Following a string of high heat days and meteorologists' warnings that this summer could be another scorcher, European public health officials and politicians are revisiting the devastating heat wave of 2003. The severely hot weather that withered crops, dried up rivers, and fueled fires that summer took a massive human toll. The full magnitude of this quiet catastrophe still remains largely an untold story, as data revealing the continent-wide scale have only slowly become available in the years since. All in all, more than 52,000 Europeans died from heat in the summer of 2003, making the heat wave one of the deadliest climate-related disasters in Western history.
Temperature records were broken in a number of countries in 2003 as Europe experienced its hottest weather in at least 500 years. The unusually warm weather began in June and culminated in an unrelenting heat wave during the first two weeks of August. With both daytime and nighttime temperatures remaining high, large numbers of vulnerable people, particularly the elderly, succumbed to the baking heat.
Hospitals were faced with unusually large burdens, and undertakers and funeral homes were overwhelmed. In France, doctors' warnings of a heat epidemic were largely quashed with the Ministry of Health's refusal to acknowledge the massive problem, reminiscent of the early political denial of the 1995 Chicago heat wave that killed more than 700 people in a matter of days. But as the bodies piled up, requiring makeshift morgues, "ignore and neglect" was no longer a viable option.
Earth Policy Institute;
Damage from hurricanes is soaring off the charts, bankrupting insurance companies and depriving property owners of insurance in high-risk areas. During the 1960s, worldwide damage from windstorms with economic losses of $1 billion or more totaled just $4 billion. In the 1970s the figure rose to $7 billion, and in the 1980s it topped $24 billion. Next came the 1990s, when hurricane losses soared to $113 billion. Then during the six years from 2000 to 2005, hurricanes left a staggering bill of $273 billion. (See data at http://www.earthpolicy.org/Updates/2006/Update58_data.htm)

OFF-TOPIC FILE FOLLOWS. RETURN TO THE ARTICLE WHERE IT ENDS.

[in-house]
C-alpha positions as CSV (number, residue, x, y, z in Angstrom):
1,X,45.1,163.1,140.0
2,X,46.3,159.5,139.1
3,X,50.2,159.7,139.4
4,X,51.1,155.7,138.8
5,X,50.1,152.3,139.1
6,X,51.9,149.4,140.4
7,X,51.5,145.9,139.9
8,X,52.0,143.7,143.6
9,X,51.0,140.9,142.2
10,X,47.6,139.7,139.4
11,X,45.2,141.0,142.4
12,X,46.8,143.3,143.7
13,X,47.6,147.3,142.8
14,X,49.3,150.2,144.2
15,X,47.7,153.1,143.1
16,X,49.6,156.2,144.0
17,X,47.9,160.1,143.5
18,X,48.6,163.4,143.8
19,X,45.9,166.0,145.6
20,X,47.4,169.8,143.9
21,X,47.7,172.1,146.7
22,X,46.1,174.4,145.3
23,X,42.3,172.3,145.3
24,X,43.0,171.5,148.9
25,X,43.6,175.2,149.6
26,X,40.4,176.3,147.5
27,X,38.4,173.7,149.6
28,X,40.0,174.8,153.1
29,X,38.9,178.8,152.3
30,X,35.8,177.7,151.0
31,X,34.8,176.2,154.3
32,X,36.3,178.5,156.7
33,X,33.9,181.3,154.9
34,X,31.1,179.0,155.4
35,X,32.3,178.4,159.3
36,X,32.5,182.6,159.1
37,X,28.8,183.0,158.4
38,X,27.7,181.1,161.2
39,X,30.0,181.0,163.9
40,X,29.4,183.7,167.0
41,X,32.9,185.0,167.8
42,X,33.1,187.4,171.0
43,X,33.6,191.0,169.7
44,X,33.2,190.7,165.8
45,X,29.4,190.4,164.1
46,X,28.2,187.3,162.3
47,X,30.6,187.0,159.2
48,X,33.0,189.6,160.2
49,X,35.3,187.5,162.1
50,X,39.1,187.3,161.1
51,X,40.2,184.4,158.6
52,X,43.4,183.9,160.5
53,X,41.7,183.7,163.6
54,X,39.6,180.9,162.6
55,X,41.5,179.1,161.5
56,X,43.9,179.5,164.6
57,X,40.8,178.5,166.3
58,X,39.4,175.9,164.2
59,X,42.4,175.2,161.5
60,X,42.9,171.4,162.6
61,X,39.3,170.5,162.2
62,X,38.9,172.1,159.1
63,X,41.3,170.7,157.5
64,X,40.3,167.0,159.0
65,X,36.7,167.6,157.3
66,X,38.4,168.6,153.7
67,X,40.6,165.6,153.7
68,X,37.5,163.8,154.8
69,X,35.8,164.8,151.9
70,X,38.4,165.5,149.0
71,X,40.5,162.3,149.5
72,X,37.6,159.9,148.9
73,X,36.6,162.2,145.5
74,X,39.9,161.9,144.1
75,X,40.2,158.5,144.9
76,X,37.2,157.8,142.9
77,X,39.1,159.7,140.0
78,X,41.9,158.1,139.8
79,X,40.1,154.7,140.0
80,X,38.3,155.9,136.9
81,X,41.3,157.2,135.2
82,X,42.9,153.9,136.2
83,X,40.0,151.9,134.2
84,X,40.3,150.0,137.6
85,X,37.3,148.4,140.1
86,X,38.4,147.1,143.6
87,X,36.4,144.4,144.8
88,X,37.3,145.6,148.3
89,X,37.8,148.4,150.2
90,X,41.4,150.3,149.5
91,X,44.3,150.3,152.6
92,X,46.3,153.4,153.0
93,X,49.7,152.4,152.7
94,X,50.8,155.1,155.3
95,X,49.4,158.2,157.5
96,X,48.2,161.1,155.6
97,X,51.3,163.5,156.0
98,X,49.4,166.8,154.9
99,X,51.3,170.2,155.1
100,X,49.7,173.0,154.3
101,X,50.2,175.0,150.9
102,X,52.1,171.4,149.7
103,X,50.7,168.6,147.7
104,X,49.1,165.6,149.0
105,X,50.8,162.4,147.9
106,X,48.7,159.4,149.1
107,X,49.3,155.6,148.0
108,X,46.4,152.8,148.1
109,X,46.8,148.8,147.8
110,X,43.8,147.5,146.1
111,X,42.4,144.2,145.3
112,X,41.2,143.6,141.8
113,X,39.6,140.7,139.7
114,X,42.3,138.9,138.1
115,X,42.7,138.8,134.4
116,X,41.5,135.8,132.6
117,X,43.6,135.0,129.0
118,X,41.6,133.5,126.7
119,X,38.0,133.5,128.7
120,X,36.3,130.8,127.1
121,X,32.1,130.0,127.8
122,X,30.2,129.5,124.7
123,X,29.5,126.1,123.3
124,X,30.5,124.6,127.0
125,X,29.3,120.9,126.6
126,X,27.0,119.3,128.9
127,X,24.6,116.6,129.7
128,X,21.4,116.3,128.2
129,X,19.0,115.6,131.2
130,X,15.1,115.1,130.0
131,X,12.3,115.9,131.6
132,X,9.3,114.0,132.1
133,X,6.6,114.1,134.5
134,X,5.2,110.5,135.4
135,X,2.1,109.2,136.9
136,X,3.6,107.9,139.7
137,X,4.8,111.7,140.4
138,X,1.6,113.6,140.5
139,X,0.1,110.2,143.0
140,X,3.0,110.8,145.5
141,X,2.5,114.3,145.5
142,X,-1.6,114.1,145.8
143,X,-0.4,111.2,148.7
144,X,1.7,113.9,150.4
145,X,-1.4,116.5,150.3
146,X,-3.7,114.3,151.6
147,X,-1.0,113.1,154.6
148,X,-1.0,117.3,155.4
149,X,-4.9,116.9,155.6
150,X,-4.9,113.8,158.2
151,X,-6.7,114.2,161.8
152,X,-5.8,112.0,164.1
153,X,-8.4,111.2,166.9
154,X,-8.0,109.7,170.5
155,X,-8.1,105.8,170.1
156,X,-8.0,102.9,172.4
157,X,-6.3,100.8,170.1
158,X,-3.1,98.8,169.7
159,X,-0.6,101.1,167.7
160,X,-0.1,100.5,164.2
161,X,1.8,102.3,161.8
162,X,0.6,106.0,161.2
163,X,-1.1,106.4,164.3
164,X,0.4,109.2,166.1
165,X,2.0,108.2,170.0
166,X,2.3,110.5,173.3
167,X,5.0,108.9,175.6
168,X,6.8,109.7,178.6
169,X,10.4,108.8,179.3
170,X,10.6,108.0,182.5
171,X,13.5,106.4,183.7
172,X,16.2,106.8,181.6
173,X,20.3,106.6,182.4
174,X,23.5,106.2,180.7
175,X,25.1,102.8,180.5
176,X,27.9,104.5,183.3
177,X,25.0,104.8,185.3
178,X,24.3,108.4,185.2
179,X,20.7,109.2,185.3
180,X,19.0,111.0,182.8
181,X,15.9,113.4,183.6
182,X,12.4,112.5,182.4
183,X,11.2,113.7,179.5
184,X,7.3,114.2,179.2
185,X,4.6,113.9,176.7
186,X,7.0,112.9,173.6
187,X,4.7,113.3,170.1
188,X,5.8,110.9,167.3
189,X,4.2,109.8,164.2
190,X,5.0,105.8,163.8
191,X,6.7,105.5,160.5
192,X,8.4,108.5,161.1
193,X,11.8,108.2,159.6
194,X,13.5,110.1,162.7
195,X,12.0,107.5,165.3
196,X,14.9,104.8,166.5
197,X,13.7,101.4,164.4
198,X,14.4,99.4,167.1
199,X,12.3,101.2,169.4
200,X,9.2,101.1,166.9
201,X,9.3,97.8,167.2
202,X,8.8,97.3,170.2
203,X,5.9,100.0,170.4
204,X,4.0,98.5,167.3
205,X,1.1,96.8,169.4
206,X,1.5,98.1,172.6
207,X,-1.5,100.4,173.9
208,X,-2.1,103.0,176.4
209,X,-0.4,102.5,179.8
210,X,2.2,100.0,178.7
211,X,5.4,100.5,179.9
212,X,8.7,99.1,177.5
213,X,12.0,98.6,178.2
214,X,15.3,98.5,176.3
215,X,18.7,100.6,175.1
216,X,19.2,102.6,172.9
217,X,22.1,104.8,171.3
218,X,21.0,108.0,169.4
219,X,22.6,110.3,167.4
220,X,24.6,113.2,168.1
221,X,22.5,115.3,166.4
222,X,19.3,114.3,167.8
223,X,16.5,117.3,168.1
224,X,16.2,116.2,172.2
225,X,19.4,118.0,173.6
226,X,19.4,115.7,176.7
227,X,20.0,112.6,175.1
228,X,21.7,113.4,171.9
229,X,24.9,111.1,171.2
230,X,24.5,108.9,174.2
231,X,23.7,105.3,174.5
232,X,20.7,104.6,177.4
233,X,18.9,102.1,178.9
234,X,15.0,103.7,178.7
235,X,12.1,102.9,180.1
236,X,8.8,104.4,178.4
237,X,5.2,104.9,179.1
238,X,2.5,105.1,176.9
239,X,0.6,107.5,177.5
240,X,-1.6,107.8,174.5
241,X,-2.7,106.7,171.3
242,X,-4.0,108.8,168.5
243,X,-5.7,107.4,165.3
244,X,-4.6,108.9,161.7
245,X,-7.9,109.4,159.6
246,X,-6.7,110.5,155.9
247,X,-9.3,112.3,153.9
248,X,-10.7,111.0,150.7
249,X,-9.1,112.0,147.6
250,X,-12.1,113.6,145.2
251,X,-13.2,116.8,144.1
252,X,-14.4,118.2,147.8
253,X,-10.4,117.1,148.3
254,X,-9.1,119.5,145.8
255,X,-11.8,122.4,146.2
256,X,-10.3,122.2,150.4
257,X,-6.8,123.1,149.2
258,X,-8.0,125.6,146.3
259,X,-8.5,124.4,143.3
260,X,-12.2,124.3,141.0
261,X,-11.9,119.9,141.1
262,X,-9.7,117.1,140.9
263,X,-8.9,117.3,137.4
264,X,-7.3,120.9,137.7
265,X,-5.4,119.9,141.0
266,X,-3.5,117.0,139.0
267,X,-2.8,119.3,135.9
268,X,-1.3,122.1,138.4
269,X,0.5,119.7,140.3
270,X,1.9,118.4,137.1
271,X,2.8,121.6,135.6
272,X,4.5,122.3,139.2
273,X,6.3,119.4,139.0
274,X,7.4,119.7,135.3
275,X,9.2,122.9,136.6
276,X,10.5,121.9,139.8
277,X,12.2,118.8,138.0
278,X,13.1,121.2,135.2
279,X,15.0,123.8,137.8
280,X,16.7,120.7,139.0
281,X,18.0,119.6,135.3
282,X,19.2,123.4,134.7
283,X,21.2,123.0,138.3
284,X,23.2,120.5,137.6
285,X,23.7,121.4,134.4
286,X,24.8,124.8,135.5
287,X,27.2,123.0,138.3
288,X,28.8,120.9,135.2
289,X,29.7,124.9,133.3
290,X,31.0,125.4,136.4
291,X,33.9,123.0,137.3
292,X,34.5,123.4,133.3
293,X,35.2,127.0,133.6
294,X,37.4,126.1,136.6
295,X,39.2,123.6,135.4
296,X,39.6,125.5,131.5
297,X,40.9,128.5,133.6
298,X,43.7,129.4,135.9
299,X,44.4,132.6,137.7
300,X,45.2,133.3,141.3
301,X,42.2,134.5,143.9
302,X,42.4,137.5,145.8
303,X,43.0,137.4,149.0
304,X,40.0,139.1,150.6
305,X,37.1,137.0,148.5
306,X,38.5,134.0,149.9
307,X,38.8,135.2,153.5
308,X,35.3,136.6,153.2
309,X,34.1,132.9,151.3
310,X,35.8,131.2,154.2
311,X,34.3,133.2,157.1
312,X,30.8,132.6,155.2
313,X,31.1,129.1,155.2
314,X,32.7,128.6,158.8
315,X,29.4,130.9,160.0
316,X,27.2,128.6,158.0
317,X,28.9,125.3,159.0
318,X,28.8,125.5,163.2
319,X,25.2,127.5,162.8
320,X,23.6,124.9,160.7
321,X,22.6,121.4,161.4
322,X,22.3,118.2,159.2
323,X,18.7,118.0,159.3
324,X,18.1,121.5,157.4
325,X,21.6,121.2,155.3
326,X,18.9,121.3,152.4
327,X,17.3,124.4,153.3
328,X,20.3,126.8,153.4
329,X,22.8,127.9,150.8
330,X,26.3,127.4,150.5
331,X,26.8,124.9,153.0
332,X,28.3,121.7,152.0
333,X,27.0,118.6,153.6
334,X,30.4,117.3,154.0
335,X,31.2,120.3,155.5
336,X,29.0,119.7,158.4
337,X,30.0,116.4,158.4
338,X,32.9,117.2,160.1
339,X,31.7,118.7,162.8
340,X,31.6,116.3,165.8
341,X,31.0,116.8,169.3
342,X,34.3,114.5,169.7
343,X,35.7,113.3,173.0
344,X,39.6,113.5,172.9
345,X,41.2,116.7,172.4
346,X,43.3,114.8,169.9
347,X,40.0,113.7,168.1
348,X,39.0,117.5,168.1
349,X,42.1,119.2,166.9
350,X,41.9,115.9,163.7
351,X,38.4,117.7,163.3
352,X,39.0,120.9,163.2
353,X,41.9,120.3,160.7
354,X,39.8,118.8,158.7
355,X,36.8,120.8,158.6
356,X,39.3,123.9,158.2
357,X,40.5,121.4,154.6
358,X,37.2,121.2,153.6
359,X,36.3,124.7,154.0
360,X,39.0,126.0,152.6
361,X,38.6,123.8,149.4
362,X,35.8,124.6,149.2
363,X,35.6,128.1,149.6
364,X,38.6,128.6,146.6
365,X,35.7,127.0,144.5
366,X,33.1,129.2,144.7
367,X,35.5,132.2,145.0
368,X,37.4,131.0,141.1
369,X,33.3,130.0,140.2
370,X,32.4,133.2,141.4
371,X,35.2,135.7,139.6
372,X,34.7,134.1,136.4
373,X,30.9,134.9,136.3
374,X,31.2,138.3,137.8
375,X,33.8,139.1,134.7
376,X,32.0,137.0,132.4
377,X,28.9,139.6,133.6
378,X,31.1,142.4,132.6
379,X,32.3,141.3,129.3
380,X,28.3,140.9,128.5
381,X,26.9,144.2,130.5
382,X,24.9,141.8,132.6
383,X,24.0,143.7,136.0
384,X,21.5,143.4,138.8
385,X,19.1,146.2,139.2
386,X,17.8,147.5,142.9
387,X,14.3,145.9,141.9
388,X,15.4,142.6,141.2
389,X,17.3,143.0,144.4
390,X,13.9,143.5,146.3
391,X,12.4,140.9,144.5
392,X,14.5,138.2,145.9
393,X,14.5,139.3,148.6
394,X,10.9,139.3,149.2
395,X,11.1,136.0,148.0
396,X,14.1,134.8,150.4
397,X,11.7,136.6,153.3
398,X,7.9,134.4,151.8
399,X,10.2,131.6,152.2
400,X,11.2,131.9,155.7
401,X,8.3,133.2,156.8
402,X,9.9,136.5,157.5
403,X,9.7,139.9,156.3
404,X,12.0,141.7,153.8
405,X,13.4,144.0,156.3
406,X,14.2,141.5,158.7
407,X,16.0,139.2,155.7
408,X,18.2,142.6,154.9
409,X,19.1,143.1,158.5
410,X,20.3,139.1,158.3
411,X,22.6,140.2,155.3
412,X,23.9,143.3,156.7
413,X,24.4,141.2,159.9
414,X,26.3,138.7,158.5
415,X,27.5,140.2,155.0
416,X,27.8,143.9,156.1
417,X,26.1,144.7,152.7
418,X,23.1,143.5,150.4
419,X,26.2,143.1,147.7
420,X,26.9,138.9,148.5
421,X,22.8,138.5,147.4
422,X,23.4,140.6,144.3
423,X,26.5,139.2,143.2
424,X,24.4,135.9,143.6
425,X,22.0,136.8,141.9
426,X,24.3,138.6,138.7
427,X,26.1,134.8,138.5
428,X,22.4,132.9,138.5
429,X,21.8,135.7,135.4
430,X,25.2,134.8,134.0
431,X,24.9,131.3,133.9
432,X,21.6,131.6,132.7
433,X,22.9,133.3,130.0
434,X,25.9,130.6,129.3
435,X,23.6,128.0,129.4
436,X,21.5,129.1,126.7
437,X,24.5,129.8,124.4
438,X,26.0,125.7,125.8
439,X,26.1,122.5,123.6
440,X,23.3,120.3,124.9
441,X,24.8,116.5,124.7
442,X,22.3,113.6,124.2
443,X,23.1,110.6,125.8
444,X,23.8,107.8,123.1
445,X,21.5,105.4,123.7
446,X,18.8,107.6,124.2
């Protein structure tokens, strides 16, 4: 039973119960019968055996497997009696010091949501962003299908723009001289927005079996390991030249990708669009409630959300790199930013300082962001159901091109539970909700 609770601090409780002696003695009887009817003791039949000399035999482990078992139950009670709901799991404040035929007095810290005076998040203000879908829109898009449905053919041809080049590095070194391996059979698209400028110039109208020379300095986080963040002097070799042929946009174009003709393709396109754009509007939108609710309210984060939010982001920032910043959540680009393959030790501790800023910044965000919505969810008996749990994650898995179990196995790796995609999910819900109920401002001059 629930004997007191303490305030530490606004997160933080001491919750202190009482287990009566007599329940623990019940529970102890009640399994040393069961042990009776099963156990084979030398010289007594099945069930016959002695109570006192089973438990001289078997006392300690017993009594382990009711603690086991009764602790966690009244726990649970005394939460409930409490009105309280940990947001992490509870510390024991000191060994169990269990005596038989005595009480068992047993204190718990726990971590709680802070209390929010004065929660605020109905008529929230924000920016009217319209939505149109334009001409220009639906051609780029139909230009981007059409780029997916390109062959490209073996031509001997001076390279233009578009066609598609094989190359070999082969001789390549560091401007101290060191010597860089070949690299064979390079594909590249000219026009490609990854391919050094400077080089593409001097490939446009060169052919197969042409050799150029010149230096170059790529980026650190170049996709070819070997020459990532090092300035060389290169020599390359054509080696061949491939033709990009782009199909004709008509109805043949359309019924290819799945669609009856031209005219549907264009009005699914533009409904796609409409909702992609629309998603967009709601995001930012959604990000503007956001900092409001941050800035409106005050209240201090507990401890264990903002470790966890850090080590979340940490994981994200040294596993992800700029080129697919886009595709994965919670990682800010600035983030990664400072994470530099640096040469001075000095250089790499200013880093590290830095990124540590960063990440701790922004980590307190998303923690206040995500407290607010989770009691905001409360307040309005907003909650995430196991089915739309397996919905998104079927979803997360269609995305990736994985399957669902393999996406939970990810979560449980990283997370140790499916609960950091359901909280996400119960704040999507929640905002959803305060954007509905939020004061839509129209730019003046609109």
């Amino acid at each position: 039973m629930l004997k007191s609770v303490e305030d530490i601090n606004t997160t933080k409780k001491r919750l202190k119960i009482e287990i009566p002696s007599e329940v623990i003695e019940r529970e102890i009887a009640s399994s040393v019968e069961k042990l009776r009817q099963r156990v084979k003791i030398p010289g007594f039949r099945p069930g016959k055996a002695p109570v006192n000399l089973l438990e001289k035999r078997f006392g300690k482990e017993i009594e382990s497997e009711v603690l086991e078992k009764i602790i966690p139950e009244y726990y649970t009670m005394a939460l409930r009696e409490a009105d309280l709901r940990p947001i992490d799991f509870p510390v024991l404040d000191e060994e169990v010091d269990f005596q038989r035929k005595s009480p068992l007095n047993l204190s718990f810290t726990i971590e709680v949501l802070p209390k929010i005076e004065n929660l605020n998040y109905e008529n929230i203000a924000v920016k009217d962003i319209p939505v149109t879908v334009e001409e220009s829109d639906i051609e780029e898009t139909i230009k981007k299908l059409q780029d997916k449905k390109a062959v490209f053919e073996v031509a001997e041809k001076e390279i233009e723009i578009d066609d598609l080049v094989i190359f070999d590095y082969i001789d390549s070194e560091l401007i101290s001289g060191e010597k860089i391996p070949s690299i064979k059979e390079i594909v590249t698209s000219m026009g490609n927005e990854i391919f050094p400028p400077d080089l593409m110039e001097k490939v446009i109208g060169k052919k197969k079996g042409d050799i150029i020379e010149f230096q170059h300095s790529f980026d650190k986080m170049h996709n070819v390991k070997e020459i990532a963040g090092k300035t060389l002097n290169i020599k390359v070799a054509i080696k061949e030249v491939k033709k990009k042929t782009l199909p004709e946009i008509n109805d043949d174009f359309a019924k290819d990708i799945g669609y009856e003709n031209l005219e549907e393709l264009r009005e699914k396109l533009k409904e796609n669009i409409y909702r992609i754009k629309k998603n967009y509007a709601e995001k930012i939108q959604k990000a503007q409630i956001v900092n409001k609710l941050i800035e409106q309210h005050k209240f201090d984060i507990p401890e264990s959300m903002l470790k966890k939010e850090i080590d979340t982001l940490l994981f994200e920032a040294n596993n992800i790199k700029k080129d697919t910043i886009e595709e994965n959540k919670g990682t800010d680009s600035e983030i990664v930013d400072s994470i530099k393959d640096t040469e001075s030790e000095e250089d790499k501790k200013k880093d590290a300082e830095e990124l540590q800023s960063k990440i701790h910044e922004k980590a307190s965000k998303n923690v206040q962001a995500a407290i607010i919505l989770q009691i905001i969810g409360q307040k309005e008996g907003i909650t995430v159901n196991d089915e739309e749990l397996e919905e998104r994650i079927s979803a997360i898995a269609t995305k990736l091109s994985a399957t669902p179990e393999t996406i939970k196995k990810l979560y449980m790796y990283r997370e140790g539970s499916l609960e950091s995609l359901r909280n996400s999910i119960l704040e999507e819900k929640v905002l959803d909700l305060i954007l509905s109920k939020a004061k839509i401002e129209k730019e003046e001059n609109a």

Two trends are largely responsible for the growing costs of windstorm disasters. One, rapid coastal development is bringing more people and more expensive infrastructure into vulnerable areas. And two, hurricanes (called typhoons in the western Pacific) are growing stronger and lasting longer, fueled by higher sea surface temperatures. They are also widening their geographic range, invading areas previously considered safe from the wrath of windstorms.
Last year was the worst ever for storm-stricken areas and the companies that insure them. Losses from the eight major storms of 2005 exceeded $170 billion, half of which was insured. Three of the storms were in the Pacific, but the Atlantic storms racked up 98 percent of the economic costs.
The unusually long North Atlantic hurricane season that extended from June into the New Year brought a record 28 named storms, taking us through the alphabet and into Greek letters. This is nearly three times the average annual number of storms over the past century. Fueled by high surface water temperatures, four hurricanes -- Emily, Katrina, Rita, and Wilma -- reached maximum strength, the highest number of Category 5 storms ever in a single season.
Hurricane Katrina, which struck the Gulf Coast of the United States in late August 2005, was the most financially devastating storm on record, with damages from winds and the record storm surge exceeding $125 billion. Although Katrina reached top wind speeds of 175 miles (282 kilometers) per hour, it had weakened to Category 3 by the time it hit the U.S. Gulf Coast. Powerful Rita's arrival a few weeks later marked the first time two Category 5 storms developed in the Gulf of Mexico in one season. Then came Wilma, which devastated parts of Mexico's Yucatan Peninsula and went down in history as the most intense Atlantic storm ever.
Storms in 2005 were not only strong, they were more widespread. Hurricane Vince, which struck Spain in October, traveled farther north and east than any Atlantic tropical cyclone. A month later, Tropical Storm Delta also moved into uncharted territory for Atlantic hurricanes, crossing the Canary Islands. Stronger storms in unexpected places, like these and Brazil's 2004 Hurricane Catarina, the first hurricane recorded in the South Atlantic, are prompting insurance companies to rewrite their catastrophe models.